Someone on facebook, a former grad student in my department who is now editing the book review section for a journal, suggested that it takes 72 hours of work to produce a book review of 800 words or so. The context is that publishers now want to send ebooks instead of hard copies of the book to the reviewers.
Now it takes me much less time I read about 60 pages a minute, so that would be 5 hours for a 300 page book. Then I would write the review in about two hours, spend another half an hour on another day and tweak it. I can write a paragraph of 250 words in less than an hour, etc... I don't think I've ever spent more than 10 hours on a review, and I think my reviews are well-written and responsible. The editors rarely ask for changes.
I would give similar answers to doing a peer review of an article. I would read it in an hour, then the next day spend another hour writing the review. As I'm reading something, I start to form opinions and draw conclusions, and then I start to formulate sentences in my head. I make a note of page numbers I want to come back to to cite, etc...
I'm sure the 72 hours is reflective of someone's experience doing this, but then I wonder if hypothetical-person-for-whom-it-takes-this-long should be even doing book reviews at all. That would be basically all the person's research time for two months. If person is grad student or non-tenured, then he or she needs to allocate energy correctly. If said person is that slow in doing things, then it is hard to see how they could write a dissertation or an article, so doing extra tasks that are extremely time-consuming is not well-advised.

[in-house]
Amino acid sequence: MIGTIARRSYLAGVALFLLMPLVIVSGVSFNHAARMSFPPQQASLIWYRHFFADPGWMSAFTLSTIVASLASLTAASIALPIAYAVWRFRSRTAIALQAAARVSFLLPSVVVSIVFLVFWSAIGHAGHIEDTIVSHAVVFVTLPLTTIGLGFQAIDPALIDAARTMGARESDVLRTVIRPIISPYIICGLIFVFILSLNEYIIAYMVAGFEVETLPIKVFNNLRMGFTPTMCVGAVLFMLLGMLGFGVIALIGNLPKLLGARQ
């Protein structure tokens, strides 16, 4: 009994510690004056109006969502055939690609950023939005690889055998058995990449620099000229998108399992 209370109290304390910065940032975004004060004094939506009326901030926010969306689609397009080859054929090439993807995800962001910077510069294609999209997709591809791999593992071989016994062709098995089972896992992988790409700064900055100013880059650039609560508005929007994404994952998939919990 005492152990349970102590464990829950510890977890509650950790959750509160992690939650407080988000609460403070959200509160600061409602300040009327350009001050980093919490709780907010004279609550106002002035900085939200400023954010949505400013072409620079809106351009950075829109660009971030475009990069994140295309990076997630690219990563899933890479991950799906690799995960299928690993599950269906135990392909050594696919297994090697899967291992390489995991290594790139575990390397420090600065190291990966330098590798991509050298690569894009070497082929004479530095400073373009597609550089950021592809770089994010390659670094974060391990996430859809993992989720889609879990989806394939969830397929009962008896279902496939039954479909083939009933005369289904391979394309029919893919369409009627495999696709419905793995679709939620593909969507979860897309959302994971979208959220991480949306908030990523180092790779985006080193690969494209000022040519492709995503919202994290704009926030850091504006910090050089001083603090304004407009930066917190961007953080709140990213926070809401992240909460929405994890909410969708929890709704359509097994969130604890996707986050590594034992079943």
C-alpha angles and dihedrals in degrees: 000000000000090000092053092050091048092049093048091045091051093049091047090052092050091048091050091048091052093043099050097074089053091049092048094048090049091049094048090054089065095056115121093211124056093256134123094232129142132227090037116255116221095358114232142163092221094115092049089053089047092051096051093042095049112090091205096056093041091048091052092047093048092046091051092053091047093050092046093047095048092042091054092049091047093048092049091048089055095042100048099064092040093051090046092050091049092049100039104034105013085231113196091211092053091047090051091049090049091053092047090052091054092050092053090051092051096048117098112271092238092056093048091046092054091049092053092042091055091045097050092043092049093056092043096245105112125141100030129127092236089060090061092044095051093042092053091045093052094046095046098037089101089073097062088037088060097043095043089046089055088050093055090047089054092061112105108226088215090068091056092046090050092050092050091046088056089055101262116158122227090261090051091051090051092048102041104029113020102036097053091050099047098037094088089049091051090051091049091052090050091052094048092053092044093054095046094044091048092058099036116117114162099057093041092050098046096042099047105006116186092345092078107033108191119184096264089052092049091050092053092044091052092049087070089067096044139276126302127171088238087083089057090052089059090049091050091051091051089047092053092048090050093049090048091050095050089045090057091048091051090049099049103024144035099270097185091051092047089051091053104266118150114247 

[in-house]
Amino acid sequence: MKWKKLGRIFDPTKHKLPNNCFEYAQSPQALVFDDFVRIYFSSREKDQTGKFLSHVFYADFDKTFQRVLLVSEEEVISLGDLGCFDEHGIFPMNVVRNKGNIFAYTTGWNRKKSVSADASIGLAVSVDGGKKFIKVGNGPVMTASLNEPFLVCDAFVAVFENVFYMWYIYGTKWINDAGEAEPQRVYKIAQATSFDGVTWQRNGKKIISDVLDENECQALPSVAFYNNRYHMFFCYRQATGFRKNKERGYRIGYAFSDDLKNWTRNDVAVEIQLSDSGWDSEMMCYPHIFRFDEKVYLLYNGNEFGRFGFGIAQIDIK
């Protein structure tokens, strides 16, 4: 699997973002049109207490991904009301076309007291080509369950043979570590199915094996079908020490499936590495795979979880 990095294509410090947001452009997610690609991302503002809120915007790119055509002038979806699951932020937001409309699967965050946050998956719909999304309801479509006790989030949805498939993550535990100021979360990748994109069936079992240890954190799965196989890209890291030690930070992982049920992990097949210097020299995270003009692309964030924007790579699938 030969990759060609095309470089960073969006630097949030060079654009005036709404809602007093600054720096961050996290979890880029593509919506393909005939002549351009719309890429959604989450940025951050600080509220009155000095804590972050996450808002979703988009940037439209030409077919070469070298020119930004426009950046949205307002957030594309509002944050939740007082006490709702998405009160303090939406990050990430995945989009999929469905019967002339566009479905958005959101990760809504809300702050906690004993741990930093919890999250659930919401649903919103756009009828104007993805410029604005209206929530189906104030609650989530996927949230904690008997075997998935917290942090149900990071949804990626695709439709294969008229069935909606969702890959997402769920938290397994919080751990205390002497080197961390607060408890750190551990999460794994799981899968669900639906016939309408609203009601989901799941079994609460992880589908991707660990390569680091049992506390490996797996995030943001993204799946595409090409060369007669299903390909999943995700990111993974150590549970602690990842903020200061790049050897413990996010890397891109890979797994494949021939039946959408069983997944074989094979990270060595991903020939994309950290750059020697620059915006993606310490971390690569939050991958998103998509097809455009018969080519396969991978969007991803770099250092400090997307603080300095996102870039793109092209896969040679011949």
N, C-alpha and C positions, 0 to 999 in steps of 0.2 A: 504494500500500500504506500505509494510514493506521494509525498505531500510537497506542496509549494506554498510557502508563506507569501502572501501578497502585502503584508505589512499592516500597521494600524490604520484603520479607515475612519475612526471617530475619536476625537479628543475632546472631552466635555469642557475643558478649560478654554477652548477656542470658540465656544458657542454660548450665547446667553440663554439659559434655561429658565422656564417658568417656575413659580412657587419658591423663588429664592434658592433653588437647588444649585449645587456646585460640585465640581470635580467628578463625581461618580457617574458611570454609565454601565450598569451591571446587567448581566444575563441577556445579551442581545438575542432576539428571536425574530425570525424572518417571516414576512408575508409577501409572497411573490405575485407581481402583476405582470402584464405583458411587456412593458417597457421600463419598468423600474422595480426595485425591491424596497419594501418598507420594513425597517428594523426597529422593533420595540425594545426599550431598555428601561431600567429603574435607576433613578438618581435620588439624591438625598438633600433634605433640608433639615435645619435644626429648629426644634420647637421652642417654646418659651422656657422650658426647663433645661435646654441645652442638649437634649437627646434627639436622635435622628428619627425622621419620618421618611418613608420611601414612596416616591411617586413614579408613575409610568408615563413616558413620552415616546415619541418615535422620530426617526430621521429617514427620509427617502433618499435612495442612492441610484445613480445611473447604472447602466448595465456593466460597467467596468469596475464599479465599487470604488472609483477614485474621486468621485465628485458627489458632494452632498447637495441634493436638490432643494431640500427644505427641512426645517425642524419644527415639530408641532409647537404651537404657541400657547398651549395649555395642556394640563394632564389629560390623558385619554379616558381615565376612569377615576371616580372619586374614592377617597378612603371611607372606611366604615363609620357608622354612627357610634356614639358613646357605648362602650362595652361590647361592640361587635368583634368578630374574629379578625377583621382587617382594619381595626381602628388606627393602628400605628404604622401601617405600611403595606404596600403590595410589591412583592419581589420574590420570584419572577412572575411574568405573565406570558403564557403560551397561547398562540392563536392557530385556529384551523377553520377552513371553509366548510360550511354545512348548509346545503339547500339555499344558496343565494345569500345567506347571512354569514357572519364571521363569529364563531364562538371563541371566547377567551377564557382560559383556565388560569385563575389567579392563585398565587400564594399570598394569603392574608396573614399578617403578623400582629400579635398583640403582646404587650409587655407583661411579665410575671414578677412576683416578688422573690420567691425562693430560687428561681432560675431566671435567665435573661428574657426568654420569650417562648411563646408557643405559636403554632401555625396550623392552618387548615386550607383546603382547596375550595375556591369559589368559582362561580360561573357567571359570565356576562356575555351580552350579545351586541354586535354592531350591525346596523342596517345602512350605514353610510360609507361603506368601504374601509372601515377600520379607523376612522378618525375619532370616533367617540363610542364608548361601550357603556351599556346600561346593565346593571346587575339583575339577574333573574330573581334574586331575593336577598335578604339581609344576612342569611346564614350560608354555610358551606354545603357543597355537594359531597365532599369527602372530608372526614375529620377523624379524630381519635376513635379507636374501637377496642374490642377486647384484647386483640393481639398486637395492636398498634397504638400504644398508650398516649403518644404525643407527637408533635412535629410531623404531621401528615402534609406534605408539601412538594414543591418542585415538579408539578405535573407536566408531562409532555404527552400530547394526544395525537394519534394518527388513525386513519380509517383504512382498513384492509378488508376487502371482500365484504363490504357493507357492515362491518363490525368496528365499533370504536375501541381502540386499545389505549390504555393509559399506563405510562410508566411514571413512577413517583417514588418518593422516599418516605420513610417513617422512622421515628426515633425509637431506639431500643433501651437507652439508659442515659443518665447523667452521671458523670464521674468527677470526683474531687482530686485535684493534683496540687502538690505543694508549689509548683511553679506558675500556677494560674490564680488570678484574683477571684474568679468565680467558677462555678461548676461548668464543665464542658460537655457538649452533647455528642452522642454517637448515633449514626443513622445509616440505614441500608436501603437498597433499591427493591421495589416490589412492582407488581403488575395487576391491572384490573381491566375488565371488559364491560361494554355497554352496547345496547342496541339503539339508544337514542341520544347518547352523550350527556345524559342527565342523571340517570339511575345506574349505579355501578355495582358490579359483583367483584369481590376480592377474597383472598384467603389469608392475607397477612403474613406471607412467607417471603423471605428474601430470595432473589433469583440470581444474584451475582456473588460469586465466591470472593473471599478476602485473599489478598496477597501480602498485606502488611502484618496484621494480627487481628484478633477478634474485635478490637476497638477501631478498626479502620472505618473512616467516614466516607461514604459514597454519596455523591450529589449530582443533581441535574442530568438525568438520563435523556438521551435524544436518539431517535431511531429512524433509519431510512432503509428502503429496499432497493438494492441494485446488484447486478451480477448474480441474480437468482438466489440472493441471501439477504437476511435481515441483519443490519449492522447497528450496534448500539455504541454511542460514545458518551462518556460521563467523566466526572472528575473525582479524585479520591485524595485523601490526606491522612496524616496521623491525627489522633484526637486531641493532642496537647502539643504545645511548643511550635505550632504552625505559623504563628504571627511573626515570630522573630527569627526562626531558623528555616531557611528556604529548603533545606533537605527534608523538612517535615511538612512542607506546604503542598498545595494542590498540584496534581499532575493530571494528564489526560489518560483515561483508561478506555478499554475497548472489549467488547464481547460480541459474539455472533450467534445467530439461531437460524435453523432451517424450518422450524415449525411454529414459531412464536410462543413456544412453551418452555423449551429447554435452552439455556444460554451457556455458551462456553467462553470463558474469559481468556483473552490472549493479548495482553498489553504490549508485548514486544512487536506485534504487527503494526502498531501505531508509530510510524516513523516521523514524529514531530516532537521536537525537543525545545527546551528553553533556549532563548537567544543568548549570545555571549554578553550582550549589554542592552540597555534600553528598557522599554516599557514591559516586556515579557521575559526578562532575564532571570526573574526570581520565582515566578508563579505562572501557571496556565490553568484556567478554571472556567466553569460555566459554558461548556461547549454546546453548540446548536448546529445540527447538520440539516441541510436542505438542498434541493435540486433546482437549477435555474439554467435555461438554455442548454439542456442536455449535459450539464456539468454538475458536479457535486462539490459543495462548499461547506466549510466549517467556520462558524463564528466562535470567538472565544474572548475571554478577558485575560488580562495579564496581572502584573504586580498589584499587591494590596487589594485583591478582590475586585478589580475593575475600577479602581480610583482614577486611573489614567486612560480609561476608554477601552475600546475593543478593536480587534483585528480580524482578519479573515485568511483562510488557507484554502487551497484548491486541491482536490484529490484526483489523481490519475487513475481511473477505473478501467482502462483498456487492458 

I do not mean to be criticizing my former student, for this has opened up for me a perspective that is valuable to me: I might be faster than other people doing the same amount of work. I don't cut corners, but I work efficiently on things like this. I tend to prioritize things that are significant, so in a tenure review I won't write summaries of someone's arguments in all their articles and books, but say in a few words what the strong points are. I have to be careful, because a very short letter would look bad, even if I can say all I need to say in a short space. I typically have to flesh things out more just to make the letter longer and more substantial in appearance. As a reader of such letters I typically find that 3 pages is ideal. Four or more pages of a tenure letter means that the writer is doing a lot of summary or entering into non-essential detail. One or two pages is not enough for a substantive review.
Once again, I would typically read a page a minute and mark things I want to quote, then take a few hours to compose the letter itself, maybe an hour a page at most.